Alzheimer’s Disease is a form of dementia, the most common form in fact. Dementia is when a person loses mental capacity and abilities so severely that it impedes a person’s daily life. To be classified as Dementia the loss of mental capacity and ability also has to last at least 6 months and not be there from birth. Alzheimer’s disease is responsible for at least 50% of all dementia cases, likely more. Alzheimer’s patients suffer from a loss of cognitive function that can affect their ability to reason, plan, or even simply remember. Although Alzheimer’s generally affects someone in late adulthood, a few cases of early onset (pre-age 60) have been documented.
In early Alzheimer’s, the short-term memory is affected and symptoms include being unable to handle and keep track of money, repeating oneself frequently, personality changes, getting lost, and poor judgment. They may start misplacing things or having trouble finding the right words to express themselves. This stage lasts between 2-4 years on average. It can affect work performance and generally is the stage that leads up to and/or includes diagnosis.
In moderate Alzheimer’s, the areas of the brain that govern reasoning, sensory processing, and language diminish. These people often have trouble recognizing family members or understanding sequential order (and thus have trouble doing things with multiple steps) and may experience delusions or hallucinations. This stage tends to last about 2-10 years depending on the person. Attention span shortens, and these people have trouble finishing thoughts and have trouble with reading and numbers. Often they become easily agitated and aggressive, possibly due to fairly constant disorientation. Their behavior becomes erratic and unpredictable, and they may wander off alone and forget how to get back home. Sometimes they become restless at night, and a person who has advanced this far requires constant supervision.
In advanced cases of Alzheimer’s, patients are bedridden and completely unable to communicate. They cannot control their bladders or bowels, have difficulty swallowing, and often lose weight even when their diets are kept healthy. These people usually wind up dying of malnutrition or dehydration because their brains can no longer run their bodies.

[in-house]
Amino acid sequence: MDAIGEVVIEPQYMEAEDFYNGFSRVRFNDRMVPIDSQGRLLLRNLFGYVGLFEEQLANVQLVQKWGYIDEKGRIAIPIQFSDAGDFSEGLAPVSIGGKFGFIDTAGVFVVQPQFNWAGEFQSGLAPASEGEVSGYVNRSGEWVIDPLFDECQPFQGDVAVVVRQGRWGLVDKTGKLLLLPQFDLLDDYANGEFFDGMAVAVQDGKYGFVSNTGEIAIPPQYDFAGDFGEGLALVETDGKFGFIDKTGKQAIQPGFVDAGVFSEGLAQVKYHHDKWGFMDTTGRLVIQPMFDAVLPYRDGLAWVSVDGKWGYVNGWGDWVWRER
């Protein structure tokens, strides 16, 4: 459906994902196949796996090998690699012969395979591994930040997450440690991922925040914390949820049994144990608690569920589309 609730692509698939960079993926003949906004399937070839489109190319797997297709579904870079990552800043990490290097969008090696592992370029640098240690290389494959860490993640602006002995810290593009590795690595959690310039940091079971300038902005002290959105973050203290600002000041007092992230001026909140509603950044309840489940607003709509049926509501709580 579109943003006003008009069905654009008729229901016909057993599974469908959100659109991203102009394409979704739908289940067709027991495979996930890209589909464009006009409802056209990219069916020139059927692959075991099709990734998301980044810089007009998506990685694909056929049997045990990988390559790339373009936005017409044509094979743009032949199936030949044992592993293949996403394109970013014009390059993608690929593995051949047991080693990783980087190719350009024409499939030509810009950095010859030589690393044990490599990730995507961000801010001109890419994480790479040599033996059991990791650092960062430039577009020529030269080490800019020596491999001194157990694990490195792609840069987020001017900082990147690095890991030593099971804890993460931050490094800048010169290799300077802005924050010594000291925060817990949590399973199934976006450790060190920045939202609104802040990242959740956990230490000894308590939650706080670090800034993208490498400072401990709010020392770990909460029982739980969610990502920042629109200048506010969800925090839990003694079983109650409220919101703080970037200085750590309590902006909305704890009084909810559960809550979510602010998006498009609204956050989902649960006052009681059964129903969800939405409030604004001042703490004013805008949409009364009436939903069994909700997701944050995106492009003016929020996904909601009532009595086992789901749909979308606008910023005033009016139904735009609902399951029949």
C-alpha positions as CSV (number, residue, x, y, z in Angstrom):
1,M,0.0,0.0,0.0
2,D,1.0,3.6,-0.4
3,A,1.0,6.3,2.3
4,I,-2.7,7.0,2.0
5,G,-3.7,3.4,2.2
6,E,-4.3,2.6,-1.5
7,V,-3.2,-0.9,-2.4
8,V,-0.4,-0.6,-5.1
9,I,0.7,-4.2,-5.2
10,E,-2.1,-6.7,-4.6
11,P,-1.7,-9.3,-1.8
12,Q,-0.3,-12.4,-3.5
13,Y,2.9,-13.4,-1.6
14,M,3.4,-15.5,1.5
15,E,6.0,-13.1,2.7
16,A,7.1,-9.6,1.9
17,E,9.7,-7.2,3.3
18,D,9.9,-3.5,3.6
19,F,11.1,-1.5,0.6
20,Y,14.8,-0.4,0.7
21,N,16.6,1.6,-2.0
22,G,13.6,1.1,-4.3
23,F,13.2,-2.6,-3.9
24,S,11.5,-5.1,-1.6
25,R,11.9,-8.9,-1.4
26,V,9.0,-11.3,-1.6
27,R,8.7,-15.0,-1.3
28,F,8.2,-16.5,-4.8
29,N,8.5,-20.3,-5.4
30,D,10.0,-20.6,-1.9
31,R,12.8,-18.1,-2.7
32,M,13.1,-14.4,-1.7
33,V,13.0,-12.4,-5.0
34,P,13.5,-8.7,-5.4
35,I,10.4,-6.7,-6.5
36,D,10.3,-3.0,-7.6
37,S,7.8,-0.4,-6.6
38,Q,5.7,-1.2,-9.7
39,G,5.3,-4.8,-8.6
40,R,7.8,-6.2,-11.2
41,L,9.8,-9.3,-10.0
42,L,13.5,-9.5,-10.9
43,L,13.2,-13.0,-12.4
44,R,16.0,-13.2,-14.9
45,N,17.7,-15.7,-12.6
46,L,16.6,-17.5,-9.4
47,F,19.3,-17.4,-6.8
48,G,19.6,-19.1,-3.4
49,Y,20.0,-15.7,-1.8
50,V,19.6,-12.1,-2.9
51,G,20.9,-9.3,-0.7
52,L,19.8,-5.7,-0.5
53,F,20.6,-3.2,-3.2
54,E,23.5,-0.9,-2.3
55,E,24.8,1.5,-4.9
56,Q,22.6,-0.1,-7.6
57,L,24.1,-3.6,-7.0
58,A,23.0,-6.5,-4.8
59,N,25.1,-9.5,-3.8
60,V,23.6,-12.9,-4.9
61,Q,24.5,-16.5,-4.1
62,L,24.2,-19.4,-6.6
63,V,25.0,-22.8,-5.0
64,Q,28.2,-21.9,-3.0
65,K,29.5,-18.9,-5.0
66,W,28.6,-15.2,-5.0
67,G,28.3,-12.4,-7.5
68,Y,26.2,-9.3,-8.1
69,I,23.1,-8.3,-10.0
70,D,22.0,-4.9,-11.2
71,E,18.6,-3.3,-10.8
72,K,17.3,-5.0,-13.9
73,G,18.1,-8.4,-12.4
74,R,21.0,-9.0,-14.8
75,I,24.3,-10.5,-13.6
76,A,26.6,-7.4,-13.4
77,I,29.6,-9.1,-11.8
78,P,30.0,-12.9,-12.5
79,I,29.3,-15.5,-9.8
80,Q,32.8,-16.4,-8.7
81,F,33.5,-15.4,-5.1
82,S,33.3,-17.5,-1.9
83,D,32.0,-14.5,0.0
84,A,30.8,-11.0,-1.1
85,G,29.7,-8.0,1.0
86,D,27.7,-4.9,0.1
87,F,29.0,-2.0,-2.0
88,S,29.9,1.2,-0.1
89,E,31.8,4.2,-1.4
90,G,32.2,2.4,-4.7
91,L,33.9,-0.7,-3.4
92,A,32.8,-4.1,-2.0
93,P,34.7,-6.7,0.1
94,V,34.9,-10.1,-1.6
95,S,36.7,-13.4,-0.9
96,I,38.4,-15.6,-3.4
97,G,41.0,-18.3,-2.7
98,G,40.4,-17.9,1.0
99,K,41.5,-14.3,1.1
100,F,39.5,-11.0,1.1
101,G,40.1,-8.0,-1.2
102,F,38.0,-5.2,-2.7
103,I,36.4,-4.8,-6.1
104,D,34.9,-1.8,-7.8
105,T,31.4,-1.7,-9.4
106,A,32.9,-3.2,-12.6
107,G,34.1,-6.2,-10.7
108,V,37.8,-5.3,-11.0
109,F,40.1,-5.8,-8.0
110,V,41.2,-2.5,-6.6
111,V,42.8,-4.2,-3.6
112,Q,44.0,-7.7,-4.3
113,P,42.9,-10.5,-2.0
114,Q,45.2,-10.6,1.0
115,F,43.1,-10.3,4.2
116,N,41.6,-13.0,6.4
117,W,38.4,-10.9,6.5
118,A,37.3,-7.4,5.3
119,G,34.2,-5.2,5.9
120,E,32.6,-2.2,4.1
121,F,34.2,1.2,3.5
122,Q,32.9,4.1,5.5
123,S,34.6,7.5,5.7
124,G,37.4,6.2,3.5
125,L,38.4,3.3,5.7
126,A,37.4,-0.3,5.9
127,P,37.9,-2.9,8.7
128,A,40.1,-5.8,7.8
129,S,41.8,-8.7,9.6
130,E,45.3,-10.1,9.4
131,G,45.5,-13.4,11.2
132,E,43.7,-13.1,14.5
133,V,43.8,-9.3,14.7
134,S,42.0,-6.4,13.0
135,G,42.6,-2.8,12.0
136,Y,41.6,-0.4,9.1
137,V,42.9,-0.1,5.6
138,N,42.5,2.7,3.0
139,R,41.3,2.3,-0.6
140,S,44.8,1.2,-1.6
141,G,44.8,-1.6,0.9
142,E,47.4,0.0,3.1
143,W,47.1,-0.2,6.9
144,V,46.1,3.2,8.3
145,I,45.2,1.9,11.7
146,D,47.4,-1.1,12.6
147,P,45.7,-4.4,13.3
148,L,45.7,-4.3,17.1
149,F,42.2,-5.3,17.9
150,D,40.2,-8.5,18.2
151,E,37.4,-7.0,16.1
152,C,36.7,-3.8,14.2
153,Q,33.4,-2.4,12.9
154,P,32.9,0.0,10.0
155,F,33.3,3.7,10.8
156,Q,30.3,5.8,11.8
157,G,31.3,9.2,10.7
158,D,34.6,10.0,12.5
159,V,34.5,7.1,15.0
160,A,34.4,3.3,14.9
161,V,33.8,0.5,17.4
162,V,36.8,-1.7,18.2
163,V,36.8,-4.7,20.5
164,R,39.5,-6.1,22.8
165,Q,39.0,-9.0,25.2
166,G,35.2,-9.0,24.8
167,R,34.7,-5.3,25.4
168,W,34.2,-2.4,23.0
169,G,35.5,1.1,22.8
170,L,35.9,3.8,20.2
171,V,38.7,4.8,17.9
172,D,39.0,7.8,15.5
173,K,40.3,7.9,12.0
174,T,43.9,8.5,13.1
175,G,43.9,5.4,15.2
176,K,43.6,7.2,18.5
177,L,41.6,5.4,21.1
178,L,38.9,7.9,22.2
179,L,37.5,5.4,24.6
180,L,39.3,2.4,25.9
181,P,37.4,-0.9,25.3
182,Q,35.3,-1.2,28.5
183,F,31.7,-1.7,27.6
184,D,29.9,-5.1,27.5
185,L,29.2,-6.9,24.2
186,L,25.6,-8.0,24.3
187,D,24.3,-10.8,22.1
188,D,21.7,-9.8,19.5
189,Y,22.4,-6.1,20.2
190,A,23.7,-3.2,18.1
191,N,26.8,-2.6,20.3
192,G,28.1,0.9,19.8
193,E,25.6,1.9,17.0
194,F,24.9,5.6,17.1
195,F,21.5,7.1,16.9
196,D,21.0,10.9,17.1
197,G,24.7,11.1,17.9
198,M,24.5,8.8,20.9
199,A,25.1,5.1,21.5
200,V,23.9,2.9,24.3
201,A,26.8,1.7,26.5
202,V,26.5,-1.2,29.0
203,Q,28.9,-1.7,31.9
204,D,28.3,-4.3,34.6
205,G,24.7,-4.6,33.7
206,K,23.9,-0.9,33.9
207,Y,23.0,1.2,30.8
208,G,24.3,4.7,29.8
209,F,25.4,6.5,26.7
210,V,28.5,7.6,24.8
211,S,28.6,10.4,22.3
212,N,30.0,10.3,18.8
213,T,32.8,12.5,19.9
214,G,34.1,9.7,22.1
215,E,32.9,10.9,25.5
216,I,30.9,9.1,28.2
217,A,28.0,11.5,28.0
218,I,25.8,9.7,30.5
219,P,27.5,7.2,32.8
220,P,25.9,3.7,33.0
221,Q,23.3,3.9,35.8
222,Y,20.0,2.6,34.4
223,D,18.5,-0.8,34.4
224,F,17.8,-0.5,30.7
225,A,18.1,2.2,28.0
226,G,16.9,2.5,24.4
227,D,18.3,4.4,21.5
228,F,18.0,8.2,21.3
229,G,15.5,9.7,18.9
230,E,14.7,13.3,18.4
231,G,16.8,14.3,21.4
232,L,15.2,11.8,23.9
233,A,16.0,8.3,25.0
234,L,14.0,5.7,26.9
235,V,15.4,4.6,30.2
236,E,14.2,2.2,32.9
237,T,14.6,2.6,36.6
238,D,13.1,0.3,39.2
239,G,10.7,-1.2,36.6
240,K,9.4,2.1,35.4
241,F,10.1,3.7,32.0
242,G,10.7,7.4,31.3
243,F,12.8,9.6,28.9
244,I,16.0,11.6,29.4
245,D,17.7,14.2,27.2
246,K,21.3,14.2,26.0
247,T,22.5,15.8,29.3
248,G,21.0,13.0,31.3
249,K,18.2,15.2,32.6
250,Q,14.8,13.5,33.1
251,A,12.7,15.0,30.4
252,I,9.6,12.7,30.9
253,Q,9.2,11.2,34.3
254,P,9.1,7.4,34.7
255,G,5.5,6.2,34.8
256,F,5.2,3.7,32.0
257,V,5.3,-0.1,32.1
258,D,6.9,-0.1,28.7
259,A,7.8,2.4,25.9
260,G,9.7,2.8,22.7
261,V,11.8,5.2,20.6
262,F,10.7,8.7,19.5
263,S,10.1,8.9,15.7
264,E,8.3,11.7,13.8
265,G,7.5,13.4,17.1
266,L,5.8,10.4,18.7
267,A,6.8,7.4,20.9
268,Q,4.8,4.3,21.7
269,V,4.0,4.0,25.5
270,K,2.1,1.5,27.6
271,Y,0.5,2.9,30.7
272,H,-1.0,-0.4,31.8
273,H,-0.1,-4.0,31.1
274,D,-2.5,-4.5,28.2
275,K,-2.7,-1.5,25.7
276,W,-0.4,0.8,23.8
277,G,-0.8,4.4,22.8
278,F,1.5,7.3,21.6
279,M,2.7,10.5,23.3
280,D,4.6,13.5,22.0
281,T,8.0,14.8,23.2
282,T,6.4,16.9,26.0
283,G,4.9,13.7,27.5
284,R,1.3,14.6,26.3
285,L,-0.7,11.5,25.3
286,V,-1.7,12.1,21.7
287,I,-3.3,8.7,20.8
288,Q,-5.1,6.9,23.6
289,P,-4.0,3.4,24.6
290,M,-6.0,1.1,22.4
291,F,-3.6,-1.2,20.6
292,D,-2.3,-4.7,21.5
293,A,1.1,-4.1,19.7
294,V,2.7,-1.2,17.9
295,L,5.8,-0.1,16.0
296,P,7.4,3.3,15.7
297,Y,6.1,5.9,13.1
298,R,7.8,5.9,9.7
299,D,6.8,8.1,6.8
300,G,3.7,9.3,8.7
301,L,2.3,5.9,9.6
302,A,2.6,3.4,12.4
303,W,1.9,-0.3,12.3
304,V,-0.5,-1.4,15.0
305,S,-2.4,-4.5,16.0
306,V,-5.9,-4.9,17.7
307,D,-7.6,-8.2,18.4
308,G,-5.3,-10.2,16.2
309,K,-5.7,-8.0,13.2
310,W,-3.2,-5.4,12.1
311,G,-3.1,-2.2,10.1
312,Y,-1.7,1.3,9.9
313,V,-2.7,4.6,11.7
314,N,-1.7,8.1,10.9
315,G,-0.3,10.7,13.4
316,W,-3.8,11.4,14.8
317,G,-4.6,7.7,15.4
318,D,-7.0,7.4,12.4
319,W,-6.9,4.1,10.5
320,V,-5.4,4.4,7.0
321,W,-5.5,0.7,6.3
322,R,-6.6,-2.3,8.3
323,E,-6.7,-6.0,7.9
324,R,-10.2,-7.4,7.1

Scientists and doctors are not sure yet what causes Alzheimer’s Disease. It is a very complex disease which seems to develop over a series of years. Early-onset Alzheimer’s (onset anywhere from the 30’s to late 50’s) appears to be passed along via a mutated gene. However, most people who develop the disease have “late-onset” Alzheimer’s – that is, Alzheimer’s after age 60. “10% of people over 65 years of age and 50% of those over 85 years of age have Alzheimer’s disease (“Alzheimer’s Disease Causes, … 3).
Alzheimer’s disease is damage to the brain caused by plaques and tangles in the brain tissue. Plaques are normally harmless, however in Alzheimer’s they build up between neurons and prevent brain cells from communicating effectively with one another. Tangles are when a protein in the brain become twisted and thus cause themselves and other cells around them to die. Why the tangles even develop unknown, however the way the cells process proteins seems to be defective. These strange structures are consistent with all Alzheimer’s patients.
There are only about four drugs on the market that help with Alzheimer’s, and they neither cure the disease or repair what damage has already done. “…these drugs don’t change the underlying disease process and may help only for a few months to a few years (Alzheimer’s Disease Fact Sheet, 3).” A person often wonders what they can do for a loved one who suffers from this disease. The most important thing a caregiver can do is try to eliminate as much stress as possible from the patient’s daily life. Try to keep routines and familiar environments and let the person with Alzheimer’s be as independent as they can manage.
The caregiver should only do things for the patient the things they cannot do for themselves anymore. Try to keep the amount of new people and places to a minimum, and keep an eye out for circumstances that prompt bad reactions. More importantly, celebrate with the patient the things they can do for themselves and try to listen to them. Be sure to remember that their actions and behaviors are not directed at you! Try not to argue or show the patient when you are frustrated, as it will only make them more stressed, which is not the goal. “New situations, noise, large groups of people, being rushed or pressed to remember, or being asked to do complicated tasks can cause anxiety. As a person with Alzheimer’s becomes upset, the ability to think clearly declines even more.
Alzheimer’s disease is one of the cruelest diseases out there because the sufferer loses absolutely everything due to a loss of function in the brain. They lose their sense of self, their memories, their ability to control situations, their independence, and finally, their lives. More research is being done daily on finding the cures and causes of Alzheimer’s disease.
“Alzheimer’s Disease Causes, Symptoms, Diagnosis, and Treatment.”
“Alzheimer’s Disease Fact Sheet.”
“What is Alzheimer’s?”